Schools of Philosophy in Antiquity: Cynics, Epicureans & Stoics Video

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  • 0:02 Three Schools of Philosophy
  • 0:32 Cynics
  • 2:13 Epicureans
  • 3:41 Stoics
  • 5:25 Lesson Summary
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Lesson Transcript
Instructor: Amy Troolin

Amy has MA degrees in History, English, and Theology. She has taught college English and religious education classes and currently works as a freelance writer.

In this lesson, we will study three schools of philosophy in antiquity: the Cynics, the Epicureans, and the Stoics. We will discuss the founder of each school, as well as its major characteristics.

Three Schools of Philosophy

We are Marcus, Alexander, and Clitus, and we are philosophers, but we don't always see eye to eye. Come to think of it, we rarely agree about anything at all, for we come from three different schools of philosophy that were prominent in the Ancient World: the Cynics, the Epicureans, and the Stoics. We will take turns describing our schools and let you decide which one appeals to you the most.

Cynics

I, Marcus, am a Cynic. My school of philosophy was developed in Athens in the 5th and 4th centuries BCE by Antisthenes of Athens and Diogenes of Sinope. These two spent their lives searching for the path to a good life and true happiness, and they discovered that it could be found in virtue and self-sufficiency rather than pleasure or wealth. Virtue, to Cynics like me, means living in accord with nature and reason. We embrace asceticism, or self-discipline and self-denial; we strive to be indifferent to the events and situations of life; and we tend to turn our backs on social conventions that hinder our independence.

In fact, we Cynics are often viewed as rebels, and we don't much care whom we offend when we speak out, criticizing the ridiculousness of typical social relationships and customs. Diogenes of Sinope was a prime example of the Cynics' disdain for the things that the world values. He lived in poverty, begged for food, vigorously argued for his cynical views, and purposefully disobeyed laws to show his disregard for convention. He even barked at a passersby who labeled him a 'dog' and according to legend, once told Alexander the Great to get out of his way because he was blocking the sun.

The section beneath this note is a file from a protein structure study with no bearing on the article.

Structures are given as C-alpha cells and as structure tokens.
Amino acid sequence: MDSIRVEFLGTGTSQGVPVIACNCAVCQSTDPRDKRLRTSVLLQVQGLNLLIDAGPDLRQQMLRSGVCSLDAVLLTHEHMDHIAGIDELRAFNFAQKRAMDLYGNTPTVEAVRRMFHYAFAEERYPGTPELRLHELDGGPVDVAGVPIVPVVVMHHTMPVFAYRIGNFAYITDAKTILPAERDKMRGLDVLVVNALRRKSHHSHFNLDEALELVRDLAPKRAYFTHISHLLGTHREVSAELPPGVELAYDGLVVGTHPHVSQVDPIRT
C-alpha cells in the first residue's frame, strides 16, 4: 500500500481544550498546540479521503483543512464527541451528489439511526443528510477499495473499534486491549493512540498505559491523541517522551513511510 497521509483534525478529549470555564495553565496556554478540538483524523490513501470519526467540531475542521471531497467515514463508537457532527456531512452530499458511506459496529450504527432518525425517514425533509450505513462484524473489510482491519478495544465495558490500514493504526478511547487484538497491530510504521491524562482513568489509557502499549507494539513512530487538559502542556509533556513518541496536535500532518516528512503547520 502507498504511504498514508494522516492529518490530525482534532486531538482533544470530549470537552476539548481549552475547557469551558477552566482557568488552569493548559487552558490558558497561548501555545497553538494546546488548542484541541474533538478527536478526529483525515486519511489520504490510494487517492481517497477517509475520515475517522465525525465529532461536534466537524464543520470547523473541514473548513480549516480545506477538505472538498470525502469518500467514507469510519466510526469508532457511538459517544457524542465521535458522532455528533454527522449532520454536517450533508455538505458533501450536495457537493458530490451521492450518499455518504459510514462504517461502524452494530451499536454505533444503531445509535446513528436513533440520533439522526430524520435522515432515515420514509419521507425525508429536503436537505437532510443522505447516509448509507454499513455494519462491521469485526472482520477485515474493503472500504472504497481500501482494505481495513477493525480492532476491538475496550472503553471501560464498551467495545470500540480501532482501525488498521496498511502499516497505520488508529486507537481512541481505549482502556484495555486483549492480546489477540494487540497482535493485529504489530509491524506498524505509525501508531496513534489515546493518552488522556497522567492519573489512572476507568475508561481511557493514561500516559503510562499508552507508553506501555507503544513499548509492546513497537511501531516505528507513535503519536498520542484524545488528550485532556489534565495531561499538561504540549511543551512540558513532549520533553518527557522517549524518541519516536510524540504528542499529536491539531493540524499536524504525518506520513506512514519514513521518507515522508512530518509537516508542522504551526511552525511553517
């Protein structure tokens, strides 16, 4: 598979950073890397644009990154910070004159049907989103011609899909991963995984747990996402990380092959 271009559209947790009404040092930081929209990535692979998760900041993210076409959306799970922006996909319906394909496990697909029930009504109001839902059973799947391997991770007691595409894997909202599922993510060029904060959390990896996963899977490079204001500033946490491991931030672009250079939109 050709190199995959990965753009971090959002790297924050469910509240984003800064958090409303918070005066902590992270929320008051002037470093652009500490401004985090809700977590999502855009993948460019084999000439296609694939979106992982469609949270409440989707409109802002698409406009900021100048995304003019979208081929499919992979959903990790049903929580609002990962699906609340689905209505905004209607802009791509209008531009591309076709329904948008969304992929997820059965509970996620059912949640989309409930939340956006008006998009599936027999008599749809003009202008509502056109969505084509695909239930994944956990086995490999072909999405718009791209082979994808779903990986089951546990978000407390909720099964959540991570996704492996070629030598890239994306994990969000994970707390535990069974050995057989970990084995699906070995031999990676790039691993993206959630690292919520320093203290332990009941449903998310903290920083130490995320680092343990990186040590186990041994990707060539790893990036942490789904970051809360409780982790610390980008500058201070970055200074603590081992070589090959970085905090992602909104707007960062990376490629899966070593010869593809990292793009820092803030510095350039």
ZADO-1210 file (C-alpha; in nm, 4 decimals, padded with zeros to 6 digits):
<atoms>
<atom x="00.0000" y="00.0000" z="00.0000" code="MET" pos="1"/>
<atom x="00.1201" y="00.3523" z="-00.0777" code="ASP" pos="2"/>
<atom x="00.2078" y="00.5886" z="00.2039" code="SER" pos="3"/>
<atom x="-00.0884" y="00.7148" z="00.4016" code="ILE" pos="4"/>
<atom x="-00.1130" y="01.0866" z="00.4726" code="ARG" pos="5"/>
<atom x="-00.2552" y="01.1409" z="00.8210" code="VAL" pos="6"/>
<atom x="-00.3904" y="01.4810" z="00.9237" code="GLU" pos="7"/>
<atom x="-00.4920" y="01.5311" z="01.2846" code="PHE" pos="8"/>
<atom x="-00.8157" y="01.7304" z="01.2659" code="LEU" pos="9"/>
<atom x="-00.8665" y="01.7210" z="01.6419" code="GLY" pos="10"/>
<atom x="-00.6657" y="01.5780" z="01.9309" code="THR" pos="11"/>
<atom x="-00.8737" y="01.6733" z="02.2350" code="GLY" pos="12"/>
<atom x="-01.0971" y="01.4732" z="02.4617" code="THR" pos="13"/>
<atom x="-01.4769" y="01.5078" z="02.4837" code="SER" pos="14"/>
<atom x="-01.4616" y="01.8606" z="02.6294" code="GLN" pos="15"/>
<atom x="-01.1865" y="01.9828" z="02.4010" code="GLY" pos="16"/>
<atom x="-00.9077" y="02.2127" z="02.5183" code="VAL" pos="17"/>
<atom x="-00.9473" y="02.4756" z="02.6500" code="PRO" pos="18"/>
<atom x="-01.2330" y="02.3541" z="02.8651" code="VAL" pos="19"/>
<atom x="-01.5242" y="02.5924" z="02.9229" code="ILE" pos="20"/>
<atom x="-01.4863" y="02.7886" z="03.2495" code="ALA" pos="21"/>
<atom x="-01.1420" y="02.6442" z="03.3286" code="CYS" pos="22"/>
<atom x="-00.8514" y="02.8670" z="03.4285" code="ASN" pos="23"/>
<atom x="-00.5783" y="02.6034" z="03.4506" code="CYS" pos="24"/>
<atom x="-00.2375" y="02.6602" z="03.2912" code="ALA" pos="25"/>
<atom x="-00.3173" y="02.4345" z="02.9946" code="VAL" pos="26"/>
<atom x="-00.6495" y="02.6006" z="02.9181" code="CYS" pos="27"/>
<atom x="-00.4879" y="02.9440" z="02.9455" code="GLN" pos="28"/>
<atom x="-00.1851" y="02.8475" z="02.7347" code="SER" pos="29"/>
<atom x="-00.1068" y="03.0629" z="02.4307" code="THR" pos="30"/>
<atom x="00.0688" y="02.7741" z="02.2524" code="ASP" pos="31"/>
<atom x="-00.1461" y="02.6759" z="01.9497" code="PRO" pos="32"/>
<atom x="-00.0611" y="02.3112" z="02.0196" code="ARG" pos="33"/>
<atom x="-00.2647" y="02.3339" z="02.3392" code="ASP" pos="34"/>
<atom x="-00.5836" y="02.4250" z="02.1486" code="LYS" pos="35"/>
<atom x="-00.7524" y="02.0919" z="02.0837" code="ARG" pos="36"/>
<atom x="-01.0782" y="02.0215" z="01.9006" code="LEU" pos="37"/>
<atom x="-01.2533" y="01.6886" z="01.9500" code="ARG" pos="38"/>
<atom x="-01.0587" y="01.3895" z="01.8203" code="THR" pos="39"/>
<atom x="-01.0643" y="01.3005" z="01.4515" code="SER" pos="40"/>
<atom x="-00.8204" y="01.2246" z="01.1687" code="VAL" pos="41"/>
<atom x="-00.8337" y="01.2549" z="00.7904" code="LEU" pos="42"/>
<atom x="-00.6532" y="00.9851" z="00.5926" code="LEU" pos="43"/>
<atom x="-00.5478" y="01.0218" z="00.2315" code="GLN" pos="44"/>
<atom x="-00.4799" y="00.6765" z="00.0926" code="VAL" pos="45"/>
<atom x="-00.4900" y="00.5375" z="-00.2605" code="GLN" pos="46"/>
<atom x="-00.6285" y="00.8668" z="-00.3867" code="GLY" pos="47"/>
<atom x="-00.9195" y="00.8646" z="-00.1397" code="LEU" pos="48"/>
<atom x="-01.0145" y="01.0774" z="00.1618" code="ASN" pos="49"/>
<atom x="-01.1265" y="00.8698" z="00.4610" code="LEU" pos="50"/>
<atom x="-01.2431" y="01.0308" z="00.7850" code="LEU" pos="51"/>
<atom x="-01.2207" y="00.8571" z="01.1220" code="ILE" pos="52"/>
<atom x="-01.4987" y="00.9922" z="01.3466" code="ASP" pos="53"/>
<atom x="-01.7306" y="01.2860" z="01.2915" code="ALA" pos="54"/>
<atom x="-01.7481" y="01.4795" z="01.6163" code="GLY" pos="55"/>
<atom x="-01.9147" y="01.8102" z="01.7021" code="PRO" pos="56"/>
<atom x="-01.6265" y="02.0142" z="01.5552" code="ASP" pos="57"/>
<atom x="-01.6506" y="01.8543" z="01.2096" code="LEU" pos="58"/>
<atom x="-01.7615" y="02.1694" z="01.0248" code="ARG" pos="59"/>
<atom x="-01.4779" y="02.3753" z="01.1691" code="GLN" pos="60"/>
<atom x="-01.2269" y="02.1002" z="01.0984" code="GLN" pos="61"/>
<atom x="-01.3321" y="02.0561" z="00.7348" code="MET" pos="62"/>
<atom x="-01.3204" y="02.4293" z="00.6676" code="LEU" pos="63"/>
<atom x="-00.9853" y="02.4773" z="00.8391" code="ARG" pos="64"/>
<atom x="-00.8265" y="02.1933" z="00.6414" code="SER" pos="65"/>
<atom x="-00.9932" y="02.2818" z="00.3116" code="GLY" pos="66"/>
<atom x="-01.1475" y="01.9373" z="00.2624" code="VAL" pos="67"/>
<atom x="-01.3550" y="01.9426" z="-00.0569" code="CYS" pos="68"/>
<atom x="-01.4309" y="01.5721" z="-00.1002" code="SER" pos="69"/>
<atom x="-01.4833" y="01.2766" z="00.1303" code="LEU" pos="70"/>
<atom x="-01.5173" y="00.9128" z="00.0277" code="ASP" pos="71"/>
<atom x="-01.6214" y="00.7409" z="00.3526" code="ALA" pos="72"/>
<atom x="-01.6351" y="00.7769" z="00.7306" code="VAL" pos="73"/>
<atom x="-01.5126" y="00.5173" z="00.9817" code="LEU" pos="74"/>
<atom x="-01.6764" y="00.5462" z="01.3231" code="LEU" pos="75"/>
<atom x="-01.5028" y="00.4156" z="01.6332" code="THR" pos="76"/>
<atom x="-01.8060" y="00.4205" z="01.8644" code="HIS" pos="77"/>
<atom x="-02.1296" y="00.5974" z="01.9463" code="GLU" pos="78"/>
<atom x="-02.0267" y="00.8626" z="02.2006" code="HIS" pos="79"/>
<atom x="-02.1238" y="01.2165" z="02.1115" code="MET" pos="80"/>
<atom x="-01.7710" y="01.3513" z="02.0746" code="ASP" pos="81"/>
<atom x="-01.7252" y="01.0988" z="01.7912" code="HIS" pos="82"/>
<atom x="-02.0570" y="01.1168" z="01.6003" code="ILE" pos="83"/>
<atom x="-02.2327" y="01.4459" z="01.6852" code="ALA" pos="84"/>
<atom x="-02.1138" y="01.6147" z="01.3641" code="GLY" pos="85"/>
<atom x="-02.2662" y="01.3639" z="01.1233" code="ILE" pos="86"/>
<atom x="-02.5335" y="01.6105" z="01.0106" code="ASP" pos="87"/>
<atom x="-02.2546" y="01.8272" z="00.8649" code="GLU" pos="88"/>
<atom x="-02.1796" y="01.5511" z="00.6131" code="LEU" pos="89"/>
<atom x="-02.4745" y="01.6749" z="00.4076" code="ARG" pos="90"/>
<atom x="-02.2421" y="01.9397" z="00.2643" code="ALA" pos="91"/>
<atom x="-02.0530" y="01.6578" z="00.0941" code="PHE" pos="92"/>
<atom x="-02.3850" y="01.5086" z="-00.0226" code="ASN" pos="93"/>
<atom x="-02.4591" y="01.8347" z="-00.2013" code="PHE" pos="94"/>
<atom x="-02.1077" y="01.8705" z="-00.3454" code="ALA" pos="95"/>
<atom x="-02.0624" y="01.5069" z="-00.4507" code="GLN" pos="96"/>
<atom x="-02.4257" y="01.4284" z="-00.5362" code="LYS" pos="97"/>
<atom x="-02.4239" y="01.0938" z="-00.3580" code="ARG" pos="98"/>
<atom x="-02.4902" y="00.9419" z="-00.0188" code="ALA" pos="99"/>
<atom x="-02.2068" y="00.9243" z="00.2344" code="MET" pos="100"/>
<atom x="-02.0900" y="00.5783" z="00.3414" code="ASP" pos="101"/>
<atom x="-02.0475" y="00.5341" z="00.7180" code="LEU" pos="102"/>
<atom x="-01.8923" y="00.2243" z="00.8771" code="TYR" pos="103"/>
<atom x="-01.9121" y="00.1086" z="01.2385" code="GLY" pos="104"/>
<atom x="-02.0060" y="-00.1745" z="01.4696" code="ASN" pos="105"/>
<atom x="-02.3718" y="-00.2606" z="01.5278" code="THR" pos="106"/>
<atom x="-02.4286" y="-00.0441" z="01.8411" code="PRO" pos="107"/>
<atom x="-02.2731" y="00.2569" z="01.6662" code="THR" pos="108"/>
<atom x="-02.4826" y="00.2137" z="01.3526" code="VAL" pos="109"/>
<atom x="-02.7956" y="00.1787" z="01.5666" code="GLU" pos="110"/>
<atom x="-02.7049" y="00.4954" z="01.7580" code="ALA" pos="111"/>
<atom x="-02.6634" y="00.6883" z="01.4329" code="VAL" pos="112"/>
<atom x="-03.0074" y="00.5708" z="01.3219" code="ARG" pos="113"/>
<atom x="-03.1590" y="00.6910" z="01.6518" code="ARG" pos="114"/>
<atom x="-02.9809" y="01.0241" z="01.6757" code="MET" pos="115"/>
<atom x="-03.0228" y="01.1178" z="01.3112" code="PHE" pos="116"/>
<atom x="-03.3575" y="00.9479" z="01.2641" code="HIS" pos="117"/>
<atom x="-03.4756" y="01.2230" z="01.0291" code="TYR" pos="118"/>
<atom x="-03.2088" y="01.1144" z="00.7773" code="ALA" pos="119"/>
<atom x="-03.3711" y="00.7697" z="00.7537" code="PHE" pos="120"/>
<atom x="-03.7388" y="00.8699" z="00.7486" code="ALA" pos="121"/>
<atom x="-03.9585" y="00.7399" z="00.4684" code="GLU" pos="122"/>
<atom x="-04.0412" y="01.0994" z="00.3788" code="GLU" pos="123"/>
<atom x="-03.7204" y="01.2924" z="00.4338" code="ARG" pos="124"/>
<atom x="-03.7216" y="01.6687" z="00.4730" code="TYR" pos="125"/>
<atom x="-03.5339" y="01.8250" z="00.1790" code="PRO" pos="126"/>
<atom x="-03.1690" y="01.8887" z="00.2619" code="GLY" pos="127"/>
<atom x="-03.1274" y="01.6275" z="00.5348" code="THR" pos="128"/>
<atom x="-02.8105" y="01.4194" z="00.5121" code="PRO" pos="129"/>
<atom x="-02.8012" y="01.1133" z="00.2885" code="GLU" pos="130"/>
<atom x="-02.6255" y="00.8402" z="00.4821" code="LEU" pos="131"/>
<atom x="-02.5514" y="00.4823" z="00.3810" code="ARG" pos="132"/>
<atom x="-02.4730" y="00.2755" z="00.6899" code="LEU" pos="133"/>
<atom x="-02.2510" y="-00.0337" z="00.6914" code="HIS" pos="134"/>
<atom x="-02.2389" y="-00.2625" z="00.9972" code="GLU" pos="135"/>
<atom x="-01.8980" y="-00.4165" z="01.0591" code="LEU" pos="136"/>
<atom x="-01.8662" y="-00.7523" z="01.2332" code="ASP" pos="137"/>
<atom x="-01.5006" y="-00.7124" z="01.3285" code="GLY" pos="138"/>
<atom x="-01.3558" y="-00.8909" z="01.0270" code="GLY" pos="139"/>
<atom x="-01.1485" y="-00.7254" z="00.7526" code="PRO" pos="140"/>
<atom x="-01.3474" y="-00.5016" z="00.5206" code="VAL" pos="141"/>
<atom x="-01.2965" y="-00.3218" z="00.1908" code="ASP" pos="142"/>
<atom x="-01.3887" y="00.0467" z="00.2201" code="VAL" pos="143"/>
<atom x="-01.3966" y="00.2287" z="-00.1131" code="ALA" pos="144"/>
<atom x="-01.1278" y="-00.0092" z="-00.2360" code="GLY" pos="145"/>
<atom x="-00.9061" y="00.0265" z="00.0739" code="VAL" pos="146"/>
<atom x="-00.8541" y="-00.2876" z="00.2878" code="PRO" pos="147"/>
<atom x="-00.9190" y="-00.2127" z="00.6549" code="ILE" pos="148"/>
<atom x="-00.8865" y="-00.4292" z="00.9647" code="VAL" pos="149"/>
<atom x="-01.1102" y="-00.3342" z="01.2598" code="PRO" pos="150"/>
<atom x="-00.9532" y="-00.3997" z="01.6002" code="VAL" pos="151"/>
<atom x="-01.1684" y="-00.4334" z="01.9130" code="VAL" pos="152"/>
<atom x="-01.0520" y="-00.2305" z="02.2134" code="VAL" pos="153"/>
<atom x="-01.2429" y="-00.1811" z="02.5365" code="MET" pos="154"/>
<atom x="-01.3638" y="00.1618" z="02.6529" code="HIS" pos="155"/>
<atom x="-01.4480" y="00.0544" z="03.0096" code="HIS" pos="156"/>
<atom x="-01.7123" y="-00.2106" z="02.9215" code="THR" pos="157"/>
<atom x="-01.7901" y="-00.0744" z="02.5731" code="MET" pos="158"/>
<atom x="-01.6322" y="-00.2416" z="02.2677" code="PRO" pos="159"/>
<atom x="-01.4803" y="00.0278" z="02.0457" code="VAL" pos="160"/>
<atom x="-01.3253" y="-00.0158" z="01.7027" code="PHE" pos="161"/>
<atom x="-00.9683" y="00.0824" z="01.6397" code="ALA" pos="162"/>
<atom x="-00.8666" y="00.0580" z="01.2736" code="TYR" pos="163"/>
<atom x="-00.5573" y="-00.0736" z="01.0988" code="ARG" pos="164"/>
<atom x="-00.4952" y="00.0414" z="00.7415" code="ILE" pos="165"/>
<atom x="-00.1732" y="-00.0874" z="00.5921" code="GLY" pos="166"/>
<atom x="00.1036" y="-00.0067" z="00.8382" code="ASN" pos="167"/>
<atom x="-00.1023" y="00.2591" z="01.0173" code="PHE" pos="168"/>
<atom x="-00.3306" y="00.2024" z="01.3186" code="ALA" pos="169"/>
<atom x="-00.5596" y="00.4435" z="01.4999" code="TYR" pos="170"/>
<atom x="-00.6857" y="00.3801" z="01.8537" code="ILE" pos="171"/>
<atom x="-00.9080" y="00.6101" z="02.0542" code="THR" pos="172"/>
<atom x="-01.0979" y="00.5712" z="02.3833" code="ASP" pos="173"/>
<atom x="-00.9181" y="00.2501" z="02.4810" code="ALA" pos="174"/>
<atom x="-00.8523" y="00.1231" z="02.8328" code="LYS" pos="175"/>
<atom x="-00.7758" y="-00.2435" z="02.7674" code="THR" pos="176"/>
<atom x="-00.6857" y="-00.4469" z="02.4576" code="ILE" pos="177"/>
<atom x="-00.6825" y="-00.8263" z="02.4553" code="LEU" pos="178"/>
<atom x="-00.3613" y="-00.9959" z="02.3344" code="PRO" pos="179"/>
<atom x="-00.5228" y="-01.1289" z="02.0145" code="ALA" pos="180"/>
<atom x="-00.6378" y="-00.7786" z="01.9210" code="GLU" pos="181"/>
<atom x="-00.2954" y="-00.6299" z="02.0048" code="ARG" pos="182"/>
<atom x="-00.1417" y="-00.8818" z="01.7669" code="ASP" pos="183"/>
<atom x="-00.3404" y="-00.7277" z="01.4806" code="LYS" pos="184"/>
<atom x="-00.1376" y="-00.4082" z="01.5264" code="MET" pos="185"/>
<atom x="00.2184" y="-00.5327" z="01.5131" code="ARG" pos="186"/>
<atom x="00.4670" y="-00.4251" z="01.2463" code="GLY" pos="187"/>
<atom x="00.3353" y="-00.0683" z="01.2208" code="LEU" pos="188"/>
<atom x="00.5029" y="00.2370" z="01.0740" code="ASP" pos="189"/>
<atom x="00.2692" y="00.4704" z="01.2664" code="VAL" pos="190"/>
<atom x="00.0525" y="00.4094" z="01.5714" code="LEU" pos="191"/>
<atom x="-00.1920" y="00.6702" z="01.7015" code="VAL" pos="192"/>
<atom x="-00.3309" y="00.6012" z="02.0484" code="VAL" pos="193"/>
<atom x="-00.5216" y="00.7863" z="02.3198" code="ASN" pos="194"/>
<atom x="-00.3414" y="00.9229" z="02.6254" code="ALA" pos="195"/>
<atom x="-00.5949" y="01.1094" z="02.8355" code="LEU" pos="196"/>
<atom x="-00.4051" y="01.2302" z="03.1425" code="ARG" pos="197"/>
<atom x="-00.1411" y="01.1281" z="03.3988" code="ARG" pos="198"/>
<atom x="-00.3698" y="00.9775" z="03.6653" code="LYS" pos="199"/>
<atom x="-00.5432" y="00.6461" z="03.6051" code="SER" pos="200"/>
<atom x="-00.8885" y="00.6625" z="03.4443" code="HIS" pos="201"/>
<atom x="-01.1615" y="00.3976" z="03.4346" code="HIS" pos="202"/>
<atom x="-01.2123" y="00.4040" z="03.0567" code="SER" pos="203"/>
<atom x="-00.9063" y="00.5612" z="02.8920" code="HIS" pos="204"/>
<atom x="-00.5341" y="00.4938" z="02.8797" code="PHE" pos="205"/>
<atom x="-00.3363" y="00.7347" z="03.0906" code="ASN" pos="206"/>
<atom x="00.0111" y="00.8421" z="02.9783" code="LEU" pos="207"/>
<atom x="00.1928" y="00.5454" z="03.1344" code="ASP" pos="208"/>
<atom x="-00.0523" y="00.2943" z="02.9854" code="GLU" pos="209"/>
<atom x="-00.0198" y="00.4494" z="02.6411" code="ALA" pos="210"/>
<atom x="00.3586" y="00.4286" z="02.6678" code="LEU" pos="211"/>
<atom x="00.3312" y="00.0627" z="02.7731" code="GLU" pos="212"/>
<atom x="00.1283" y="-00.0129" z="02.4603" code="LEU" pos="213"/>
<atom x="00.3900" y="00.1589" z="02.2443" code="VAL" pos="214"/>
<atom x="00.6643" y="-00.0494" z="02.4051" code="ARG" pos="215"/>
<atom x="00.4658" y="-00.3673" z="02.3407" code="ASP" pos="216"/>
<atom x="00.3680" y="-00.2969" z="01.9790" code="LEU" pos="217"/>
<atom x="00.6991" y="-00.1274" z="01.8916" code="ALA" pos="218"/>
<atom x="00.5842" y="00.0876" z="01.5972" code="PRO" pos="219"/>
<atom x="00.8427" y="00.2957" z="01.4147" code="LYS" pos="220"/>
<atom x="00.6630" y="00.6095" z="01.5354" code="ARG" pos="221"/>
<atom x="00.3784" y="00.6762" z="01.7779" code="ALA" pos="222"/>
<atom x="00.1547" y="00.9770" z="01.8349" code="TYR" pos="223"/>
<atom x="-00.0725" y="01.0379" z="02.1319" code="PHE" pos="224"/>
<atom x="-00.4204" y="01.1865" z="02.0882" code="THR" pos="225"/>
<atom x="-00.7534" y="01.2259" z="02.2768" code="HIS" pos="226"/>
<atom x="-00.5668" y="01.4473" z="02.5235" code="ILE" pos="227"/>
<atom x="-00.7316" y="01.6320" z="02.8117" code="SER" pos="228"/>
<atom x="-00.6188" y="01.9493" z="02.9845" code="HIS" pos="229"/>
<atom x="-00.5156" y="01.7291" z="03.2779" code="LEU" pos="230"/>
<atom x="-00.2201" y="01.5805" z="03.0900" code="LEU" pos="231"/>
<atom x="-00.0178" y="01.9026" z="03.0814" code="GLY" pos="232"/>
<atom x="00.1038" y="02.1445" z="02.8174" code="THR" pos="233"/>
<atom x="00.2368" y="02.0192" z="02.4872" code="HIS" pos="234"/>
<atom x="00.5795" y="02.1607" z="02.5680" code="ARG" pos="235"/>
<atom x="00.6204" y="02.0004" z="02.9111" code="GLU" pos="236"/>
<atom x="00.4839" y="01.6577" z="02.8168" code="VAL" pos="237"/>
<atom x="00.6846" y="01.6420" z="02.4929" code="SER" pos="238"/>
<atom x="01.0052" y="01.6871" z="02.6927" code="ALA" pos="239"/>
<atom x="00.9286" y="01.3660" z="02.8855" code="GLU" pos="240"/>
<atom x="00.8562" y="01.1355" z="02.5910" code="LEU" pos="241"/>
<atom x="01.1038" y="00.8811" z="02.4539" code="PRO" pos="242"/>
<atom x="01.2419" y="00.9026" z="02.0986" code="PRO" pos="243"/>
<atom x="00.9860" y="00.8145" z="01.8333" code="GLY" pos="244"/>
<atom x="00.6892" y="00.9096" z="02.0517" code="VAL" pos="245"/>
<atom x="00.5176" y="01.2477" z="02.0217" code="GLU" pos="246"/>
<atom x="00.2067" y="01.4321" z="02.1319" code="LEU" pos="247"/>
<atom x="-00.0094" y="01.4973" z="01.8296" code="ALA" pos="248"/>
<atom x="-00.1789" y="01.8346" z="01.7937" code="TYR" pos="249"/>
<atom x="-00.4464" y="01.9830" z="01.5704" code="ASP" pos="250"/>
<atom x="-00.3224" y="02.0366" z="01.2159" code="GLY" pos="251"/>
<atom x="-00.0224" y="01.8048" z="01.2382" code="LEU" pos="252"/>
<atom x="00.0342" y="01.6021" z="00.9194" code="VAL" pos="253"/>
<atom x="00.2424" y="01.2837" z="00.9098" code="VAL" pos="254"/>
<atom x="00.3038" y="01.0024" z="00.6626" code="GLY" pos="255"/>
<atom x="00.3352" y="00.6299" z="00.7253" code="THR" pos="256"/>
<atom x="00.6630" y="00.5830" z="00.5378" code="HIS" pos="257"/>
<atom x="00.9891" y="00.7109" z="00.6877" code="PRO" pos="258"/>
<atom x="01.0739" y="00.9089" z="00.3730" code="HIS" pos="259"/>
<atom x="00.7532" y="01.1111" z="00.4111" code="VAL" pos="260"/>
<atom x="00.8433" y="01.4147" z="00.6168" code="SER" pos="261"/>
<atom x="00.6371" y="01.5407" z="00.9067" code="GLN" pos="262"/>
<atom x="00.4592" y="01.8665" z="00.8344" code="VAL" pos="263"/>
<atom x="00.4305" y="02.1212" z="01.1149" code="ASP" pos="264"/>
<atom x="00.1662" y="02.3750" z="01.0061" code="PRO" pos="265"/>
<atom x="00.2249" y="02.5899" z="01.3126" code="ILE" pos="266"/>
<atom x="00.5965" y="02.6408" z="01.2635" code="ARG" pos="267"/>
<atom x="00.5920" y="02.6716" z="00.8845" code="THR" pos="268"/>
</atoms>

Oh yes! We Cynics are convinced that our way is right. We don't need anyone or anything. Riches, fame, and glory mean nothing to us. The world's approval means nothing to us. All we need is ourselves, and we are perfectly happy being the outcasts of society as long as we are living lives guided by reason and independence.

Epicureans

I, Alexander, am an Epicurean; I certainly don't agree with anything that Cynic Marcus has said! Oh no! The founder of my school, Epicurus of Samos, taught in Athens in the late 4th and early 3rd centuries BCE, and he believed that the key to true happiness is pleasure. For us Epicureans, pleasure means the freedom from fear and pain and the tranquility or calmness of the soul.

When you modern people think about Epicureans, you probably think of excessive eating and drinking or perhaps an opulent, indulgent lifestyle, but that isn't really an accurate picture of ancient Epicureans. We certainly appreciate the 'lower pleasures' like food and drink, but our goal is to attain the higher pleasures of the intellect and the appreciation of true beauty. In fact, we try to moderate our use of the lower pleasures, knowing that too much of a good thing often leads to pain and upset. We seek to be guided by our reason, which helps us achieve balance and the peace that we seek above all else. We also value strong friendships, quiet contemplation, and the avoidance of conflict.

You should also know that we Epicureans tend to be materialists. Epicurus taught us that the world is made up only of atoms and that, if there are gods at all, they don't pay any attention to human beings. In believing this, he thought that he would eliminate any fear of the unknown and increase pleasure and tranquility.

Stoics

I, Clitus, am a Stoic. What do you think of when you hear the word 'Stoic?' Perhaps someone with a stiff upper lip who doesn't let changing circumstances get the best of him? That's actually a pretty good description of Stoic.

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